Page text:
Morning Thanks

Garrison Keillor once said we'd all be better off if we all started the day by giving thanks for just one thing. I'll try.

Monday, March 25, 2013

Morning Thanks--Holy Week

File:Folio 173v - The Entry into Jerusalem.jpg

Yesterday, at church, I was reminded that this is Holy Week--Palm Sunday, Maundy Thursday, Good Friday, then, next Sunday, Easter.  I hadn't been thinking of it.  

But then, I grew up in the Reformation's 400-year afterglow, distrusting just about anything remotely "Roman Catholic" and eschewing, like my people, ritual excess of all kinds.  The folks I grew up among preferred bare minimums in church, no soloists, no praise bands, no banners, maybe a few panes of stained glass but certainly no stations of the cross.  We weren't Puritans, per se, but our churches and our liturgies were scrubbed clean and purged of formalities.  

I never heard of Maundy Thursday until I was thirty, at least. When I was a boy, we would have thought such exacting ritual to be as excessive as fish on Fridays. Maundy Thursday--I still had to look it up to spell it correctly--wasn't part of our way of our ritual, part of our worship tradition. I think we would have thought it strange--or foreign--to have someone wash our feet, in part because bare feet in church, we might well have considered gauche.  I grew up in a mightily religious family, but no one ever called these seven days "Holy Week."

But that doesn't mean we didn't know such things.  On Good Friday, at noon, the church bells rang and there was no school.  That I remember.  For three hours Daane Hardware locked its doors, just as did Stuart Mentink at IGA, John Daane at Red Owl, and one of the Wykhuises at their grocery.  The Wooden Shoe restaurant across the street doused its grill, I'm sure, and  although I don't remember exactly, I'm betting Flipse's didn't tap a beer either. In town, everything stopped for three hours.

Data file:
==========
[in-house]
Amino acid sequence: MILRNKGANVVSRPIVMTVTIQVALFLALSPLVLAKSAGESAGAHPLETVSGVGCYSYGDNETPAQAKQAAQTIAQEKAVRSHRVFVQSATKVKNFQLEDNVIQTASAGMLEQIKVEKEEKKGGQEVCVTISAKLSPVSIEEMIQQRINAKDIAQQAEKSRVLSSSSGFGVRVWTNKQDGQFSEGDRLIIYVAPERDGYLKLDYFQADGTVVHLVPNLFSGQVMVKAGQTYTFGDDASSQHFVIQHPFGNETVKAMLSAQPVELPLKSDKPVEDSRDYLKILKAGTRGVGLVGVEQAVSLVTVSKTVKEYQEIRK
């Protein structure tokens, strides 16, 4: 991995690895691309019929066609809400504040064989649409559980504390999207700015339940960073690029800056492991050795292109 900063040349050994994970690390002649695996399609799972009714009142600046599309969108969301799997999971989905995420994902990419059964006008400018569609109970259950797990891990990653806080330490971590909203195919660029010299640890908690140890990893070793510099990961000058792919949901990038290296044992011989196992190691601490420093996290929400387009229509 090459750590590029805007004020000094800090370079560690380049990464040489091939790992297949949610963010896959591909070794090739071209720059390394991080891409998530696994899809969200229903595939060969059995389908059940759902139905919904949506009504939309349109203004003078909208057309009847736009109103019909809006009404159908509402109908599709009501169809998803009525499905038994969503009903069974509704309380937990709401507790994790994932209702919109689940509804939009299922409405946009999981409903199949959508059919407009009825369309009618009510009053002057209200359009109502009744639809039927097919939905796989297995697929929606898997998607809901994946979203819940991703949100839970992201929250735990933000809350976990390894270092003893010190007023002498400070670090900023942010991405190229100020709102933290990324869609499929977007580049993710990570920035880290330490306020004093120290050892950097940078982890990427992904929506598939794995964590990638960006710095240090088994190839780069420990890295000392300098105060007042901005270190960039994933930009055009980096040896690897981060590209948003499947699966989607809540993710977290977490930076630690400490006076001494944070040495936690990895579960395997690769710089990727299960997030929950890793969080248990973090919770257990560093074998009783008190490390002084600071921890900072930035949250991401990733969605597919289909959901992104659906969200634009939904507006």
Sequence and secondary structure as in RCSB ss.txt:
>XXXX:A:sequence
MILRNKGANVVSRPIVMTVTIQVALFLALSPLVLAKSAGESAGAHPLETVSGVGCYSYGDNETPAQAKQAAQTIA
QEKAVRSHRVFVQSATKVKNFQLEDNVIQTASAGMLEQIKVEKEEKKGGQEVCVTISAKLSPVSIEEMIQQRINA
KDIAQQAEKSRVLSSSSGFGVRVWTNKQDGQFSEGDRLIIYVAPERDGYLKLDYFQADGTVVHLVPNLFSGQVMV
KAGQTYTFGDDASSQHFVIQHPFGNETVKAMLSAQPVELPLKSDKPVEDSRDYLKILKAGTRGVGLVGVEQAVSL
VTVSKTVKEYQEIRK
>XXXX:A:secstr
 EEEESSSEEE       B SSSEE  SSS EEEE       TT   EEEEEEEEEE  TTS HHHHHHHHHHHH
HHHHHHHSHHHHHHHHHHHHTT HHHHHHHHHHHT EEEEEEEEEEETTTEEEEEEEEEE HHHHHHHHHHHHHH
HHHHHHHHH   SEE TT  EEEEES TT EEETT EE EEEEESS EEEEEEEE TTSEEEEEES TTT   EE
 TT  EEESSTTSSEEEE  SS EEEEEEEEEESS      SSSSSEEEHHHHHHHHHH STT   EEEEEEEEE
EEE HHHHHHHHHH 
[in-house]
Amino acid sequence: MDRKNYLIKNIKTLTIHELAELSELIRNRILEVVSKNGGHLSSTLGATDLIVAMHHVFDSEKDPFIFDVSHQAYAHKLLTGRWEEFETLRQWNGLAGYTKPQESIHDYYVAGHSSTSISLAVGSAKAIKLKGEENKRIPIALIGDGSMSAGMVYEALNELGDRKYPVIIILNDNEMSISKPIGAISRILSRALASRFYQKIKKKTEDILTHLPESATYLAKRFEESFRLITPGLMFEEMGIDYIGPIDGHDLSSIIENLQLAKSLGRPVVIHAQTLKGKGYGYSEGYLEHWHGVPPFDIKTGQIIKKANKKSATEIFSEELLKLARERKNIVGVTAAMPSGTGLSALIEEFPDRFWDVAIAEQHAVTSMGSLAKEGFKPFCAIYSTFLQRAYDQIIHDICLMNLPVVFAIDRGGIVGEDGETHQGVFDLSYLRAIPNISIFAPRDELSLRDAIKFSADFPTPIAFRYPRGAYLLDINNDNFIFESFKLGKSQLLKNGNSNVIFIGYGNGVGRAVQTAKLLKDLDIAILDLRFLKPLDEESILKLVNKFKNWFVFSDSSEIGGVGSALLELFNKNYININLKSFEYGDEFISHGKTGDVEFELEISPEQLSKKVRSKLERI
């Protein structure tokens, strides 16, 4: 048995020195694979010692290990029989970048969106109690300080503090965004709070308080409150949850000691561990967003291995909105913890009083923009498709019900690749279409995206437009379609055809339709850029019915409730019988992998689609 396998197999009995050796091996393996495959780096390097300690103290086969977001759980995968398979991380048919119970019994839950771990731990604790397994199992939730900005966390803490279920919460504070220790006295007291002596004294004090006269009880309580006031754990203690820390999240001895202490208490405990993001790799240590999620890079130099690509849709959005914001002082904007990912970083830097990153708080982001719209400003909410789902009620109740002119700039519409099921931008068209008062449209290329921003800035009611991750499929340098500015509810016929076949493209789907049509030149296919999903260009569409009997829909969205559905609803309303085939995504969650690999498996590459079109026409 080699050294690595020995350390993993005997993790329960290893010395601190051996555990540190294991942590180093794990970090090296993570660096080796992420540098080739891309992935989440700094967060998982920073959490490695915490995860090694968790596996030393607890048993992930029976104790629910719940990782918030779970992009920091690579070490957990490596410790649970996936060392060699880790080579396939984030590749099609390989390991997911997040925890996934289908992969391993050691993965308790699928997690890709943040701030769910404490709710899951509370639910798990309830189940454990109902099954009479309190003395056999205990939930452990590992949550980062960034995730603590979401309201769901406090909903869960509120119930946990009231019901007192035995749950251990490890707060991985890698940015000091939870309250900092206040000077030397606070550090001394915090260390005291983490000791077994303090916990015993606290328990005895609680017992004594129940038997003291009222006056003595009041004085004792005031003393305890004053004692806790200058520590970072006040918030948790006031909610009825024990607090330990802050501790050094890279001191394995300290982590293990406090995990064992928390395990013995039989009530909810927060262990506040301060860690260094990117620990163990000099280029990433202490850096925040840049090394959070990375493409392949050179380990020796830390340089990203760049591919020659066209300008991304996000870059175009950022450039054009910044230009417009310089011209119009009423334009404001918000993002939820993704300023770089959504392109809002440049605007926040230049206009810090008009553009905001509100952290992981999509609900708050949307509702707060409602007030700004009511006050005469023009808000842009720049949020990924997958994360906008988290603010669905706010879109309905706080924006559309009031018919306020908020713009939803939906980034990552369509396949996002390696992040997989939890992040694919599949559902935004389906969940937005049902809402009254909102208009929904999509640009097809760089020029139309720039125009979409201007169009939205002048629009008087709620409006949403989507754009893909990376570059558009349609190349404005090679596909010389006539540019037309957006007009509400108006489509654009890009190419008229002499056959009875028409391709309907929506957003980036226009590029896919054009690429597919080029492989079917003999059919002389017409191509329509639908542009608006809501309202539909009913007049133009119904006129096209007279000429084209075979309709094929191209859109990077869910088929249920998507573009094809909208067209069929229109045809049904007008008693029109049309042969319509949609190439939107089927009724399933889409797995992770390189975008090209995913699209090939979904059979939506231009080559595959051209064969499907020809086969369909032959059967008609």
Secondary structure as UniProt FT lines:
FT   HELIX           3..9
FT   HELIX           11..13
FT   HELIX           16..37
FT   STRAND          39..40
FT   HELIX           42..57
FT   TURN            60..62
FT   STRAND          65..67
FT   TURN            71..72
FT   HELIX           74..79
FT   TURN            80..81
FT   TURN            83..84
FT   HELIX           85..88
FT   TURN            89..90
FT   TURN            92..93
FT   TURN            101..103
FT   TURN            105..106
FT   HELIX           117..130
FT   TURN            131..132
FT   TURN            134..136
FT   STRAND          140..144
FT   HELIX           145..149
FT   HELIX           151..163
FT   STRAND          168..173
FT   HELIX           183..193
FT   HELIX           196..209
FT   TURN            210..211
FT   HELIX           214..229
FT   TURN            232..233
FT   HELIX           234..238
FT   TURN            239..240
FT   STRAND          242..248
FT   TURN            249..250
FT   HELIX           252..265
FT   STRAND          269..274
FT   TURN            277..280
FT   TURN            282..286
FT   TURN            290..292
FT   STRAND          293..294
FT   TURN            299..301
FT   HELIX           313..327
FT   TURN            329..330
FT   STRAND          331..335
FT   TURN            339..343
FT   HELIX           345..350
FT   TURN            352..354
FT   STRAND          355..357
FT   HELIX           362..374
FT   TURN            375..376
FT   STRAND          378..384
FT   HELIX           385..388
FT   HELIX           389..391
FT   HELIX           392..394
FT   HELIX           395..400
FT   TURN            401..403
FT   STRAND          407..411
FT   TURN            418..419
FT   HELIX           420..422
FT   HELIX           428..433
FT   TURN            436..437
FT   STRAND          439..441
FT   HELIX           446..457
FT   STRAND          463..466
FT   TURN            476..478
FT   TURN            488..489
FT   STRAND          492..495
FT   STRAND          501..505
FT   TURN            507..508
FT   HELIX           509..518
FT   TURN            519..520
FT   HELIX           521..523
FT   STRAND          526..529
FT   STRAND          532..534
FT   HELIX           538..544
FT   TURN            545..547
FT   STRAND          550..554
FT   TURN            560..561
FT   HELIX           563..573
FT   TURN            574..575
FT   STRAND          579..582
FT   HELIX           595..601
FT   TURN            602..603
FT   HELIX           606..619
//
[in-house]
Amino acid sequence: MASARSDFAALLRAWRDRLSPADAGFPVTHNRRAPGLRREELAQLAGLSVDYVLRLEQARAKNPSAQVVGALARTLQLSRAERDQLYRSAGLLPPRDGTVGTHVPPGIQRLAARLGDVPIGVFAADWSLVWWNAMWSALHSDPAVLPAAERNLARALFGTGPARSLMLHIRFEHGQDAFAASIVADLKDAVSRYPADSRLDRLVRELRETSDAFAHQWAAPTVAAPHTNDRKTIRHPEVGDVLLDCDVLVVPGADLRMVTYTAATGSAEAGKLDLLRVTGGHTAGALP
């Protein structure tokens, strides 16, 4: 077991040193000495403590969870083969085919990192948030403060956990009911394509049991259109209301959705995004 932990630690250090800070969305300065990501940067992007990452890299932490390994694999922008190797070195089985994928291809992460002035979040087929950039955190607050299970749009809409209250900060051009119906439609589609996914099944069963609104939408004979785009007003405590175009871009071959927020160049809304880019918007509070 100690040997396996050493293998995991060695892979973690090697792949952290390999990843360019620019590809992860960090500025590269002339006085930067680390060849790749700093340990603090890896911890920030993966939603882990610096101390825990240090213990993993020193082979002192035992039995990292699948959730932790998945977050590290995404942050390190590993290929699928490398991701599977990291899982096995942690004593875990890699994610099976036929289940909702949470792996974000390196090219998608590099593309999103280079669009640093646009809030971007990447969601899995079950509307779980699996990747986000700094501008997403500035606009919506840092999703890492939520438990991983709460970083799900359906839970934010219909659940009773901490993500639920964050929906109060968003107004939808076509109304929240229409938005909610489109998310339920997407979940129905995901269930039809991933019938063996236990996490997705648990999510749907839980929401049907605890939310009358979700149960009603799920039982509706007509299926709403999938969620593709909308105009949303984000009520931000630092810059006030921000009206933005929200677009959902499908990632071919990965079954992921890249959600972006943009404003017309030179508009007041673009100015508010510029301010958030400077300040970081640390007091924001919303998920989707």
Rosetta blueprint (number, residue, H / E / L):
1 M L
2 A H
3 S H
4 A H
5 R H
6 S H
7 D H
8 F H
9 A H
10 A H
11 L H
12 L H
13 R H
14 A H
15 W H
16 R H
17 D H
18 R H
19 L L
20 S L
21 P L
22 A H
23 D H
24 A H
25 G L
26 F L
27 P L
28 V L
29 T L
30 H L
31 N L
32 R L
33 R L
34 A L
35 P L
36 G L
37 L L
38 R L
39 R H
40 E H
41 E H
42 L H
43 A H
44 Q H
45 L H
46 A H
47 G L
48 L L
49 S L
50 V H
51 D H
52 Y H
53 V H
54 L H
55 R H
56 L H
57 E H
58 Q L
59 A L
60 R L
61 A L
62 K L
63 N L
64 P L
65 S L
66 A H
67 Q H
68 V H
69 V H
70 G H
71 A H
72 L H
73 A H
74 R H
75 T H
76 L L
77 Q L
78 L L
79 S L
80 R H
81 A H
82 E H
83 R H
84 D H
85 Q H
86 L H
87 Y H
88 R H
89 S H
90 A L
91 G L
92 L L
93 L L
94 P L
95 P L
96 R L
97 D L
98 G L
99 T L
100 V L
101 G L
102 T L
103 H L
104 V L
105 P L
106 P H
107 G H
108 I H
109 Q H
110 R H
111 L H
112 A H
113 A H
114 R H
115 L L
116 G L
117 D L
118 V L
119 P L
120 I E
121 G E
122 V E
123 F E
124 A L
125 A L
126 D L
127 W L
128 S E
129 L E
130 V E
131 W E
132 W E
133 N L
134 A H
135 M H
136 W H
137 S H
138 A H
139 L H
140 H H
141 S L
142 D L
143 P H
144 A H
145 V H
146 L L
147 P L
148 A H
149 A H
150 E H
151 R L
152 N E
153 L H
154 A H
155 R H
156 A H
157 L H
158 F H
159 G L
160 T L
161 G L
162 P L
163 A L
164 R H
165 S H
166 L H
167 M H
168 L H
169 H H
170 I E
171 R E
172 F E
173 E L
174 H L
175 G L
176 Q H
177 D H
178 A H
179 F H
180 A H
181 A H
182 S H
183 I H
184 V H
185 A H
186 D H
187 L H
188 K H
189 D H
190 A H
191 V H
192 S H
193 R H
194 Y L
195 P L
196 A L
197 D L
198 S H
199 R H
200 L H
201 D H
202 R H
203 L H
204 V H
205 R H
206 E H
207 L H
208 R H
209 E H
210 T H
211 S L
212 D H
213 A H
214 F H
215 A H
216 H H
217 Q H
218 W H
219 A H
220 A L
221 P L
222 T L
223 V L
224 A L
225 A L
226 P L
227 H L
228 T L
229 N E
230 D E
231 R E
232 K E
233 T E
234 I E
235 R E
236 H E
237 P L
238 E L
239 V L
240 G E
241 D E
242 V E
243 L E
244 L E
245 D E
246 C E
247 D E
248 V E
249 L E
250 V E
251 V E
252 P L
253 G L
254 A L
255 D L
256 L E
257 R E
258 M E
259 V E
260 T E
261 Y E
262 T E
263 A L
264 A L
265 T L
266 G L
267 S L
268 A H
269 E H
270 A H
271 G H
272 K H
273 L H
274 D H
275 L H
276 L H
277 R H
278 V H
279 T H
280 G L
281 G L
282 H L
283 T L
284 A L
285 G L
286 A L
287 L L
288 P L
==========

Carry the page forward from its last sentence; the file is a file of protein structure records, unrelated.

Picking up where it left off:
That memory has some profundity; it lies in solemn state in my soul, really.

In the Philipines, I've read, pious believers make a practice of visiting seven churches on Maundy Thursday, a practice calle Visita Iglesia.  It's likely been done hither and yon already these days, but if it hasn't it might be a sweet idea in towns like the ones down the road, where there are plenty more than seven churches not all that far from each other.  

Ritual--our religious practice--can be a nest of hooks because it sustains as well as mortifies. It's confusing to some and patently ridiculous to others.  These days new "with-it" churches are built on the ashes of burned-out walls created by what are, to some, confining, lifeless rituals.

In the Netherlands, a country that would describe itself, I think, as deeply secular, everything closes down on Pinkster, Pentecost.  It's true.  Here in deeply religious Sioux County, a colony of the descendants of Holland's own most orthodox Protestants, Pentecost gets a mention on Sunday, I'm sure, but little else.

Or how about this?--Canada, I'm told, a country far less religious than the U.S., has no school on Good Friday. Here, even Christian schools don't shut their doors.

I'm not sure what practices Mother Teresa ritualized, come Holy Week, but anyone who believed in the traditional mission of the church as deeply as she did, I'm sure lived by whatever rituals were mandated or even suggested. She lived in liege to the church really, and I expect that if we would have a log book of her Maundy Thursday practice, all kinds of penitence would be there in boldface.

But then, few Christians I know have been as devoted to sacrifice as she was.

When Jesus suffered on the cross, she argued, "even his own father didn't claim Him as his son." God himself rejected Jesus "because God cannot accept sin and Jesus had taken on sin."
"Do you realize," she told her sisters in the order, "that when you accept the vows you accept the same fate as Jesus?"